Burning mouth is a hot feeling or sensation of burning (moderate to severe burning feeling) which can affect your tongue, lips, palate (the roof of the mouth), gums or inside your cheek. It also may involve a general sensation of discomfort of the whole mouth or throat.
It starts out of the blue for no apparent reason and persists for months or even years.
For some people the feeling starts in the morning and builds up to a peak by the evening, often easing by night time. The next morning the cycle recurs. Some people have the burning feeling all the time. For others, the pain comes and goes.
Whatever pattern of mouth discomfort you have, it may last for months to years. In rare cases, symptoms may suddenly go away on their own or become less frequent. Some sensations may be temporarily relieved during eating or drinking.
Other symptoms may include numbness or tingling of your mouth or tongue, a bitter or metallic taste at the same time as the burning sensation, alterations in the taste sensation or a dry or sore mouth. At times, the burning pain may be very severe and lead to depression and anxiety from the chronic pain.
Burning mouth usually begins spontaneously, with no known triggering factor. However, certain factors may increase your risk of developing burning mouth, including recent illness, previous dental procedures, wearing dentures, allergic reactions to food, medications, traumatic life events, stress, anxiety, depression etc.
People often describe it as a feeling like you have scalded your mouth with hot food or drink.
You get this feeling when there are changes in the way the nerves in your mouth send messages to your brain – for example, about taste and temperature. When your brain doesn’t understand these messages properly it can cause the feeling of pain or burning.
Although some parts of your mouth may feel like they are burning, they will not be hot to the touch. You might not be able to see any soreness or redness in the areas that are hurting.
Burning mouth is more common in post-menopausal women. It is likely related to reduced estrogen levels, which causes the decline in the sensitivity of the taste buds.
What causes burning mouth?
It’s hard to say. No one knows exactly what causes BMS.
Research has revealed that there is a relationship between burning mouth and taste (gustatory) changes. Research has shown that many people with burning mouth have a loss of bitter taste buds at the tip of the tongue. So someone with normal taste for sweet, sour and salty has a reduced sensitivity for bitter taste. Here is the interesting part. The theory is that taste inhibits pain but when the ability to taste bitter is lost, pain fibers begin to “fire” spontaneously. This pain is felt as a burning sensation in the mouth.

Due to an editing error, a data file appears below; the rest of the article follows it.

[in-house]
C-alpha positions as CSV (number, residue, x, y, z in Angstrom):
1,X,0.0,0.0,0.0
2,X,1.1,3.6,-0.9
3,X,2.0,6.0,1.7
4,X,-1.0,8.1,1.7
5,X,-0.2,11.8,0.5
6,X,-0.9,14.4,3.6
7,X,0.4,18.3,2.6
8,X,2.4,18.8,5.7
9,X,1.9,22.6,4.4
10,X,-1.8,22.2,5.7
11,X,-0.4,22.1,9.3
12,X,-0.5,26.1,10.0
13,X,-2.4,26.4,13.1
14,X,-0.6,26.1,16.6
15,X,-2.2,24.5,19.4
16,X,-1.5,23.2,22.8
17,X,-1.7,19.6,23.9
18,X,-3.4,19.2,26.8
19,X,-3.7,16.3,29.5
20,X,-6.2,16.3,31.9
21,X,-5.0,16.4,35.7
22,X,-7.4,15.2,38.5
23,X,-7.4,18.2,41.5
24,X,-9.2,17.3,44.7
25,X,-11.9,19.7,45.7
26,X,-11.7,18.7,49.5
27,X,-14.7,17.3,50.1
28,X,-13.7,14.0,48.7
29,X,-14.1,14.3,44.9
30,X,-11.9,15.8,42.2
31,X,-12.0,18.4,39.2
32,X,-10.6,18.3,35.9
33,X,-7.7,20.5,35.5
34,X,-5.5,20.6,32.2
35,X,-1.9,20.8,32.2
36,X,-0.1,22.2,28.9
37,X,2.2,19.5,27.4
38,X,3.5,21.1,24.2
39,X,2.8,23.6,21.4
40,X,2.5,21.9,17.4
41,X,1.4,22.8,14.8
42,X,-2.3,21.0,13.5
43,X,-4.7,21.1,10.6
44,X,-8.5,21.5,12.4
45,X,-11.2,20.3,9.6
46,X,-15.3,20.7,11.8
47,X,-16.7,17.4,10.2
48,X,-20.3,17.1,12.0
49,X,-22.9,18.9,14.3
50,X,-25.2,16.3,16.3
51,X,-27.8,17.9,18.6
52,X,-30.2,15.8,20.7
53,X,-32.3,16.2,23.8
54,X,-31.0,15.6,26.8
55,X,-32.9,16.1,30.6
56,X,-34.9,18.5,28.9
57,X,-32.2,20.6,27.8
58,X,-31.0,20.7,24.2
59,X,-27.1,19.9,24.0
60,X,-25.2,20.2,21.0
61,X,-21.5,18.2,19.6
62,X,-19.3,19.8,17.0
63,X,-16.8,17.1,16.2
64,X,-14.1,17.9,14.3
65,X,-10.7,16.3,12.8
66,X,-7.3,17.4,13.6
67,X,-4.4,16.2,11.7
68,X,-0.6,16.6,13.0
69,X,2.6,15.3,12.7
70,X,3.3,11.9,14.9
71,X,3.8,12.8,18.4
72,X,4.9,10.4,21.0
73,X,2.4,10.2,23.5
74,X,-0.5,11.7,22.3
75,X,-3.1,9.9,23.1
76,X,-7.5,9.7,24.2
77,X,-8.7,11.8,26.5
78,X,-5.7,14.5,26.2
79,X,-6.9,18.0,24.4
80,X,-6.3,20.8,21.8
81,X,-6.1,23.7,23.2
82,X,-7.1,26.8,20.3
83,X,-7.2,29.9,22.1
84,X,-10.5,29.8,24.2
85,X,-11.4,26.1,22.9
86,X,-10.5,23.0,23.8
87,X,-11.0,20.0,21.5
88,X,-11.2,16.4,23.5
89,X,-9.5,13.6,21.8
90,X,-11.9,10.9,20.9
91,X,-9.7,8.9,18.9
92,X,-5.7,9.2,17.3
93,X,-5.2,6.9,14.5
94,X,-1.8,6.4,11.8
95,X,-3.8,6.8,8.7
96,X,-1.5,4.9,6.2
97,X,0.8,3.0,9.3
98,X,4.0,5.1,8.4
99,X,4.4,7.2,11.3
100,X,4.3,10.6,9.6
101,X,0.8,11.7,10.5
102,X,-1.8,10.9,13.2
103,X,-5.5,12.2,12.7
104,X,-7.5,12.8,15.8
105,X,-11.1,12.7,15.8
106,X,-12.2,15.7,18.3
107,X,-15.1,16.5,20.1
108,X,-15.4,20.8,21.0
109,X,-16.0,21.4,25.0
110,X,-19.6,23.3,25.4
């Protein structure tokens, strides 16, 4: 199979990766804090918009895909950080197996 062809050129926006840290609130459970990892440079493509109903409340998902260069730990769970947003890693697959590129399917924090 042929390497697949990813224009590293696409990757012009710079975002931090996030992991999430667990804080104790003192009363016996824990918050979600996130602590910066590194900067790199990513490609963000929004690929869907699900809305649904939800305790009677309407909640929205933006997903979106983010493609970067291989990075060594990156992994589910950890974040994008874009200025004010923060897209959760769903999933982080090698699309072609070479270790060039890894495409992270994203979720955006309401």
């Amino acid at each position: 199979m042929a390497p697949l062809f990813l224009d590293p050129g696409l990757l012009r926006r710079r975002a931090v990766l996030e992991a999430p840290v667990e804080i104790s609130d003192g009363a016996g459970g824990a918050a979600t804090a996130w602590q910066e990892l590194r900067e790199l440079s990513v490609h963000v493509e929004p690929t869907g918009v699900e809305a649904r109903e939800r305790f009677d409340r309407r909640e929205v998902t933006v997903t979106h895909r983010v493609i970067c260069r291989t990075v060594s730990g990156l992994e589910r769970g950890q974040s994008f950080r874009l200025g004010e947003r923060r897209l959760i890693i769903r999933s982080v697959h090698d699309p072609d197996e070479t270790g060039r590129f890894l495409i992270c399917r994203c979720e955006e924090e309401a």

Some experts believe it may be caused by damage to the nerves that control pain and taste. In some patients, herpes has been detected by saliva tests as a possible cause of burning mouth in dental clinics in Delhi.
Sometimes burning mouth is caused by an underlying medical condition. These include:
Dentists in Delhi are counseling patients on burning mouth symptoms. Symptoms may include:
How can I ease the symptoms myself?
You can help to ease or improve or reduce the discomfort by:
As no one knows the exact cause of burning mouth, it is hard to plan a correct course of treatment.
Treatments can vary depending on the causes. No specific treatment works for all people. Because burning mouth is a complex pain disorder, the treatment that works for one person may not work for another.
However, your doctor can prescribe medicine to help you manage mouth pain, dry mouth, or other symptoms.
If it has been brought on by a poor diet, then your dentist may recommend supplements for you. Sometimes symptoms go away when the underlying medical condition, such as diabetes or yeast infection, is treated. If a drug is causing burning mouth, then your doctor may switch you to a new medicine. Dentists in India have been counseling patients for the anxiety problems which result in burning mouth as a symptom.
It is important to keep a record of how your symptoms are affected by the different types of treatment. Your doctor will then have a better idea of what treatment is best for you – after all, everybody is different.
Continued follow-up is also likely help patients with management of symptoms.
The following treatments for burning mouth have been suggested-
Some medications seem to help but they are not currently or specifically approved for burning mouth. These medications include certain antidepressants, an antiseizure medication, and gabapentin (a drug used to treat seizures and the pain associated with herpes) and others may include:
Clonazepam (oral or wafers), Diazepam, Amitriptyline,Nortriptyline, Doxepin, Fluoxetine, Paroxetine, Sertraline, Chlordiazepoxide, Capsaicin (oral or topical), Olanzapine (case report with low dose), Topiramate (case report).
Discuss treatment options with your doctor. Burning symptoms in the mouth is being treated routinely by the dental clinics in India.
If you have discomfort, burning or soreness of your tongue, lips, gums or other areas of your mouth, see your doctor or dentist for a checkup. They may need to work together to help pinpoint a cause and develop an effective treatment plan. They may advise you to go for some tests including saliva test or blood tests to try to find the cause of your burning mouth.
Posted by- Dr Suprriya and Dr Shriya